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Posts Tagged ‘Sarah’

Almost but not quite, everyone has a nickname.  Babies get temporary nicknames like sweetie pie, bunny, cookie face, doll baby.  As these little babies grow up their given names may also evolve into some shortened version albeit a nickname that is easily recognized as an abbreviated take on their actual name.  For example just in my own and extended family, Janet became Janie, Ellen became Ellie, Chiara became KiKi, Lorraine became Lori and Alyson became Sonny.

And then there are some nicknames that have historical origins and our Thursday’s Top Ten List will explore some of them.

1. WHY IS DICK FROM RICHARD?

The name Richard is very old and was popular during the Middle Ages. In the 12th and 13th centuries everything was written by hand and Richard nicknames like Rich and Rick were common just to save time. Rhyming nicknames were also common and eventually Rick gave way to Dick and Hick, while Rich became Hitch. Dick, of course, is the only rhyming nickname that stuck over time. And boy did it stick. At one point in England, the name Dick was so popular that the phrase “every Tom, Dick, or Harry” was used to describe Everyman.

2. WHY IS BILL FROM WILLIAM?

There are many theories on why Bill became a nickname for William; the most obvious is that it was part of the Middle Ages trend of letter swapping. Much how Dick is a rhyming nickname for Rick, the same is true of Bill and Will. Because hard consonants are easier to pronounce than soft ones, some believe Will morphed into Bill for phonetic reasons. Interestingly, when William III ruled over in England in the late 17th century, his subjects mockingly referred to him as “King Billy.”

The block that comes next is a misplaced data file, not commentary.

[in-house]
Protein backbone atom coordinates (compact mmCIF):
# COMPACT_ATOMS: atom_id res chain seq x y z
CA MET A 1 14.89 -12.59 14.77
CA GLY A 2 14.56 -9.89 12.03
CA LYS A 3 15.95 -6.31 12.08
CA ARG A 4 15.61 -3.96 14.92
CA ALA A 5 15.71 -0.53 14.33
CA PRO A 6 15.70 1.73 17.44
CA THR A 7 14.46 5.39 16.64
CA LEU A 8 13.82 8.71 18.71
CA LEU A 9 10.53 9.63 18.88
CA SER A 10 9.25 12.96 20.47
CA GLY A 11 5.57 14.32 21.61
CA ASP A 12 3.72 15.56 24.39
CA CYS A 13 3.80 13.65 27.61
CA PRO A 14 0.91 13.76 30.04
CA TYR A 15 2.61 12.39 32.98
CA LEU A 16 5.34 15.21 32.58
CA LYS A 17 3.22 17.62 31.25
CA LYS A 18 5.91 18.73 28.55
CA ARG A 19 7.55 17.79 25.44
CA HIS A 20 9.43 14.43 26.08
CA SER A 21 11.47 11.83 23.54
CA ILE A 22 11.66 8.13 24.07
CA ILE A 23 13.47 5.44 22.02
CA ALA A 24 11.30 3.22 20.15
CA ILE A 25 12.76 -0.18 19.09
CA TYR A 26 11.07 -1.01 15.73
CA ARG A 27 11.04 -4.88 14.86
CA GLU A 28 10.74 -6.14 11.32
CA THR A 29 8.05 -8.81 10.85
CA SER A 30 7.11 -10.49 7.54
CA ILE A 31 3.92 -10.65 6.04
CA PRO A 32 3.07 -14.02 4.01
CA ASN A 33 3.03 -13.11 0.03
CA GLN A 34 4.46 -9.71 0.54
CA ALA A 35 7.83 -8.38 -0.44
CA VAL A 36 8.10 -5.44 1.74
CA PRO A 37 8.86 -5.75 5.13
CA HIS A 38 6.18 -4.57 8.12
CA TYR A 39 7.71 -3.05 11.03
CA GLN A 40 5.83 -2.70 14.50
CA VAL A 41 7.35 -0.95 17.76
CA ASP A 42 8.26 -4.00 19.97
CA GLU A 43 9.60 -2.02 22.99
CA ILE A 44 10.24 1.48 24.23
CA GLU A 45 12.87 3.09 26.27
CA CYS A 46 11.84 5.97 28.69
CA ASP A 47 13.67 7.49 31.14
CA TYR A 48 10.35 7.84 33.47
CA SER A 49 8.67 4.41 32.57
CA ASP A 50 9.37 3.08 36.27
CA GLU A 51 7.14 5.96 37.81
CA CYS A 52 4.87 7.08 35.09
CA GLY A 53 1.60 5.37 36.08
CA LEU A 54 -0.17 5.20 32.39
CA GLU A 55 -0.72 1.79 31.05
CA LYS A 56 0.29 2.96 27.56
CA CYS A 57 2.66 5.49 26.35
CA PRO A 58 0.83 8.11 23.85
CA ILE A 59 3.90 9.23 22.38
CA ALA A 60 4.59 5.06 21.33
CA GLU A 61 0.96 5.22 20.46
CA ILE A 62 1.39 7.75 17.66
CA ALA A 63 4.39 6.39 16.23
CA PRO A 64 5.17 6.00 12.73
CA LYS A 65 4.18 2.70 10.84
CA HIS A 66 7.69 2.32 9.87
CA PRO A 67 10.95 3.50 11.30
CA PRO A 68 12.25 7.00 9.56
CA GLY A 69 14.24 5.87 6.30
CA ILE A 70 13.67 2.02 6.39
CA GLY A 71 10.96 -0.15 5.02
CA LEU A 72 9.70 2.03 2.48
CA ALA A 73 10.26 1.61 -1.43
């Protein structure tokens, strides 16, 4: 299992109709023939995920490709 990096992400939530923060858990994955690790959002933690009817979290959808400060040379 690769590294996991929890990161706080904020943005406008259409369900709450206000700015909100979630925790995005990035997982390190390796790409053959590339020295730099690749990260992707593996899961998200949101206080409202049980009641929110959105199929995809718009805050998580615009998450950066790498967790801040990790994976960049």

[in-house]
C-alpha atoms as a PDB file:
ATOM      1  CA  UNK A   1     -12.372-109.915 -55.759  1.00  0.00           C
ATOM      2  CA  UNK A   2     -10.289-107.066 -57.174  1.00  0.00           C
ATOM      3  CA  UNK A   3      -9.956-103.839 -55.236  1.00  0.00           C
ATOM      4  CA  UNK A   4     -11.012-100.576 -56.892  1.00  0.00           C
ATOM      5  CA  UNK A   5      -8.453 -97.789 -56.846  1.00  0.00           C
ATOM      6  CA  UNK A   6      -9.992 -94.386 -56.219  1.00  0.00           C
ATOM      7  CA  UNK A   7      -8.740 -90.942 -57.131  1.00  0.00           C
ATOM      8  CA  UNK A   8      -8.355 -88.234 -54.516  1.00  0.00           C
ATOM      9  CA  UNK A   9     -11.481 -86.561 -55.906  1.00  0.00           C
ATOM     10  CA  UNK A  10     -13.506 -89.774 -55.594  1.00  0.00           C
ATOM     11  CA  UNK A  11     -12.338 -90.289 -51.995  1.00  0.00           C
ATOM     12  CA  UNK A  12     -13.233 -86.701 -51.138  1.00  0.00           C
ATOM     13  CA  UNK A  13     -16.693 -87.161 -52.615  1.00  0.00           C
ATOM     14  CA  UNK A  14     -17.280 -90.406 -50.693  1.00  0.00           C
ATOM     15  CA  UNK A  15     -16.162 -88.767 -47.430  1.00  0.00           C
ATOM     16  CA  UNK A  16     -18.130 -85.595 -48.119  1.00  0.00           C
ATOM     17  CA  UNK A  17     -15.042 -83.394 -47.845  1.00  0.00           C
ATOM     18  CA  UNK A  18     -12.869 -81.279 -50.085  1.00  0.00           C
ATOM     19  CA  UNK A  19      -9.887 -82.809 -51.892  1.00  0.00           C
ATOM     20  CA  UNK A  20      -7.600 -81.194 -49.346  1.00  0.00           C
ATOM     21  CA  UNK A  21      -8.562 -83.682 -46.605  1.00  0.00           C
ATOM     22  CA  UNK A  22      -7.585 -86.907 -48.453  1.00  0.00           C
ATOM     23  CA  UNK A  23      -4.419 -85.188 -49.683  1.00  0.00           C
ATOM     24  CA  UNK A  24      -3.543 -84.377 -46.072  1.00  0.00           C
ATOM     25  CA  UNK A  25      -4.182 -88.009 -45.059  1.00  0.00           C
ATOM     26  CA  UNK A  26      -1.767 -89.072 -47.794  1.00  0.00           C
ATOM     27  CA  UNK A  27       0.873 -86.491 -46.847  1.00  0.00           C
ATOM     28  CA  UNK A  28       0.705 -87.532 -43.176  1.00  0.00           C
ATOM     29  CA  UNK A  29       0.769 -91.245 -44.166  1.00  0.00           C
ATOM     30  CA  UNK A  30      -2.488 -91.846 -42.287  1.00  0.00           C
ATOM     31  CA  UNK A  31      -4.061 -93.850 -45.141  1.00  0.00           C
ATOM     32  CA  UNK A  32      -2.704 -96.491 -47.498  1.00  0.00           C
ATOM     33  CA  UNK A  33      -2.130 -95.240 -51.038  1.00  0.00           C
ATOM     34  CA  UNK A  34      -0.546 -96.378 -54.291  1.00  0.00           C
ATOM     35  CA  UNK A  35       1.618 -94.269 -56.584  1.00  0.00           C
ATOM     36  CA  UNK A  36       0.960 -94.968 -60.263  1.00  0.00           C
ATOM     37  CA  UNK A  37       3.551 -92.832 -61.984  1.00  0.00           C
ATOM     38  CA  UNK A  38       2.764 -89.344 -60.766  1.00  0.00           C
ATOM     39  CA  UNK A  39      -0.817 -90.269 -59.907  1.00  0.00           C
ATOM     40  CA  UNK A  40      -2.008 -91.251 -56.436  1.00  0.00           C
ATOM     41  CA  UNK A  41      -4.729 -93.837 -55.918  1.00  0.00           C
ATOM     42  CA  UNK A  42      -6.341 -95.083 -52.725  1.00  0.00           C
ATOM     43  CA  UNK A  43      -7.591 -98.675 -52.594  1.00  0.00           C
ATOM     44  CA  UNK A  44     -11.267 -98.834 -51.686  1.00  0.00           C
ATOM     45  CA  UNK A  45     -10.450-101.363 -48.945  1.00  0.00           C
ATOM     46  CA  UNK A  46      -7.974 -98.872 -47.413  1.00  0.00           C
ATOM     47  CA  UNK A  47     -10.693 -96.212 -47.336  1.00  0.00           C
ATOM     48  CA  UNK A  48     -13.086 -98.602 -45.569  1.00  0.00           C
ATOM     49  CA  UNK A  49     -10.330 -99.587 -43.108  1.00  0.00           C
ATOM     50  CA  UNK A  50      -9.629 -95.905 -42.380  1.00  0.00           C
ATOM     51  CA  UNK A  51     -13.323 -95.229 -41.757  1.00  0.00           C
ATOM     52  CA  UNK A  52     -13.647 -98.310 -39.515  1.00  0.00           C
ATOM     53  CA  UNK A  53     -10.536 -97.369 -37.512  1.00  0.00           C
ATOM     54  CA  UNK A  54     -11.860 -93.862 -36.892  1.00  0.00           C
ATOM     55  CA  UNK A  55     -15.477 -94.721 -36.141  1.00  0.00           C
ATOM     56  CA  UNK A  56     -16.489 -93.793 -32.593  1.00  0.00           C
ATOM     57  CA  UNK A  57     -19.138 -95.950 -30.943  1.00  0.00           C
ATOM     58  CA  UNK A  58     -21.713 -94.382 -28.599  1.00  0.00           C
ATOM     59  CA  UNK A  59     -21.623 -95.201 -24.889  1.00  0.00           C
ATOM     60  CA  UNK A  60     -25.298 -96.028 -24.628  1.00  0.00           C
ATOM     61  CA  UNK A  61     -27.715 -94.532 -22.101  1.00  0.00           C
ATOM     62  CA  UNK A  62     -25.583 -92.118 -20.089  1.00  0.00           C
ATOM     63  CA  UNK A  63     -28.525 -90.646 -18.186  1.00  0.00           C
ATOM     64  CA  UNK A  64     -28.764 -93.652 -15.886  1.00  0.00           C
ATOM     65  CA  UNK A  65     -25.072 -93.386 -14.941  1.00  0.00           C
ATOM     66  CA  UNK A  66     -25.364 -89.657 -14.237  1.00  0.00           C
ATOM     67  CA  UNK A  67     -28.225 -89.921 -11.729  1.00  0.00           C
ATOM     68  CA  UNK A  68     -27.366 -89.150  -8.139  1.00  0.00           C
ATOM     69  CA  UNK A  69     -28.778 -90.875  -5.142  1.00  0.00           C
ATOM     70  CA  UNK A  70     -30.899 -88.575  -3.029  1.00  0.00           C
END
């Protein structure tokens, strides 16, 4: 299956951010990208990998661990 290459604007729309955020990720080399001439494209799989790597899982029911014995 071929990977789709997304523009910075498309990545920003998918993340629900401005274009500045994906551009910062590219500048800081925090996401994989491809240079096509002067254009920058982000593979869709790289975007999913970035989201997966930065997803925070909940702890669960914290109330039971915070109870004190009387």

3. WHY IS HANK FROM HENRY?

The name Henry dates back to medieval England. (Curiously, at that time, Hank was a diminutive for John.) So how do we get Hank from Henry? Well, one theory says that Hendrick is the Dutch form of the English name Henry. Henk is the diminutive form of Hendrick, ergo, Hank from Henk. Hanks were hugely popular here in the States for many decades, though by the early 90s it no longer appeared in the top 1,000 names for baby boys. But Hank is making a comeback! In 2010, it cracked the top 1,000, settling at 806. By 2013 it was up to 626.

4. WHY IS JACK FROM JOHN?

The name Jack dates back to about 1,200 and was originally used as a generic name for peasants. Over time, Jack worked his way into words such as lumberjack and steeplejack. Even jackass, the commonly used term for a donkey, retains its generic essence in the word Jack. Of course, John was once used as a generic name for English commoners and peasants, (John Doe) which could be why Jack came became his nickname. But the more likely explanation is that Normans added -kin when they wanted to make a diminutive. And Jen was their way of saying John. So little John became Jenkin and time turned that into Jakin, which ultimately became Jack.

5. WHY IS CHUCK FROM CHARLES?

“Dear Chuck” was an English term of endearment and Shakespeare, in Macbeth, used the phrase to refer to Lady Macbeth. What’s this have to do with Charles? Not much, but it’s interesting. However, Charles in Middle English was Chukken and that’s probably where the nickname was born.

6. WHY IS PEGGY FROM MARGARET?

The name Margaret has a variety of different nicknames. Some are obvious, as in Meg, Mog and Maggie, while others are downright strange, like Daisy. But it’s the Mog/Meg we want to concentrate on here as those nicknames later morphed into the rhymed forms Pog(gy) and Peg(gy).

Edward "TED" Kennedy

Edward “TED” Kennedy